Complement is an innate immune system that is a first line of defense against pathogens and facilitates elimination of apoptotic and injured cells. During complement activation, the complement convertases are assembled on target surfaces and initiate their proteolytic activities, a process that marks targets for phagocytosis and/or lysis. The complement alternative activation pathway has been implicated in a number of autoimmune conditions including arthritis and age-related macular degeneration. Properdin, a plasma component that is also released by activated neutrophils, is critical in the stabilization of alternative pathway convertases. Recently, it has been shown that properdin is also a pattern-recognition molecule that binds to certain microbial surfaces, apoptotic cells, and necrotic cells. Once bound to a surface, properdin can direct convertase formation and target uptake. New studies are now focusing on a role for properdin in inflammatory and autoimmune diseases. This review examines the new properdin findings and their implications.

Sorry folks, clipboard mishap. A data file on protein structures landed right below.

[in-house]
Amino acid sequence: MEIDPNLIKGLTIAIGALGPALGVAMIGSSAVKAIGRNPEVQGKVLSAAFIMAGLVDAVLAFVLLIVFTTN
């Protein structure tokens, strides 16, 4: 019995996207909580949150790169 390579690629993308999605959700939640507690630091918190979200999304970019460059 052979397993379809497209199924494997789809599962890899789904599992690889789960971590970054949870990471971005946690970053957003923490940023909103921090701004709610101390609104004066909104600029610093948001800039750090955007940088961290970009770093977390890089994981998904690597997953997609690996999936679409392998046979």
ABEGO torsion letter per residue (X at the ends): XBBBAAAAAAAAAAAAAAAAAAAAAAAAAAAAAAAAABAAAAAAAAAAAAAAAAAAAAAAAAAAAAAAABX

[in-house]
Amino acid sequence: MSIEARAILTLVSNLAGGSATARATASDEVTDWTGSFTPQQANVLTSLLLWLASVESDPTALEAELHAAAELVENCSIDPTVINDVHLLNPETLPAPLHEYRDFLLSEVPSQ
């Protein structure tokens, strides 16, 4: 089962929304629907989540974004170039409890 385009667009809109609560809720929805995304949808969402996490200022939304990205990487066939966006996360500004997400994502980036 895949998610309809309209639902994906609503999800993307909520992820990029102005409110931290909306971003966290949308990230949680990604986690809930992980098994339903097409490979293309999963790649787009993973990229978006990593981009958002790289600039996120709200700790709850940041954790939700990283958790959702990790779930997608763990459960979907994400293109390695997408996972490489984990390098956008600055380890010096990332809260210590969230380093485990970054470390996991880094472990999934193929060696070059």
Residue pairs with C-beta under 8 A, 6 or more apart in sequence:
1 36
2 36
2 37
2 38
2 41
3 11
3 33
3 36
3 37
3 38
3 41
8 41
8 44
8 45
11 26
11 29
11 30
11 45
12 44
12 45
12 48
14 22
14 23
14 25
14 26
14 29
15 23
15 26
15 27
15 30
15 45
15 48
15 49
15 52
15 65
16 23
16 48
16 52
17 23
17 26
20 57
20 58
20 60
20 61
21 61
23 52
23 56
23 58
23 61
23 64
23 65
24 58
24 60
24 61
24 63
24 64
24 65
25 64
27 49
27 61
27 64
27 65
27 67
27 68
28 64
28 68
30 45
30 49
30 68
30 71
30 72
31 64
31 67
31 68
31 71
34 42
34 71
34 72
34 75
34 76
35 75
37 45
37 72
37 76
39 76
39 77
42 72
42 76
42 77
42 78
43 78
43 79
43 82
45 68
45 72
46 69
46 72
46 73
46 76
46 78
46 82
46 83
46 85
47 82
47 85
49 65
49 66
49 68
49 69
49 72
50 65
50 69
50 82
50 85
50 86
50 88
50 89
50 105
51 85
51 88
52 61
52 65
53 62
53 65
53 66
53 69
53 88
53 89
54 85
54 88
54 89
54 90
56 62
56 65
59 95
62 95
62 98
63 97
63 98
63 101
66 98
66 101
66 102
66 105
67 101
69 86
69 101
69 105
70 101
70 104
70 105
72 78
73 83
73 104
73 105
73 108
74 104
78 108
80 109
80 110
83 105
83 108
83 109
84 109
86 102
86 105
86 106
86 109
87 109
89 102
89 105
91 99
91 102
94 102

Original languageEnglish
Pages (from-to)131-155
Number of pages25
JournalAnnual Review of Immunology
StatePublished - Apr 23 2010


  • Apoptosis
  • Complement
  • Neutrophil granules
  • Pattern recognition


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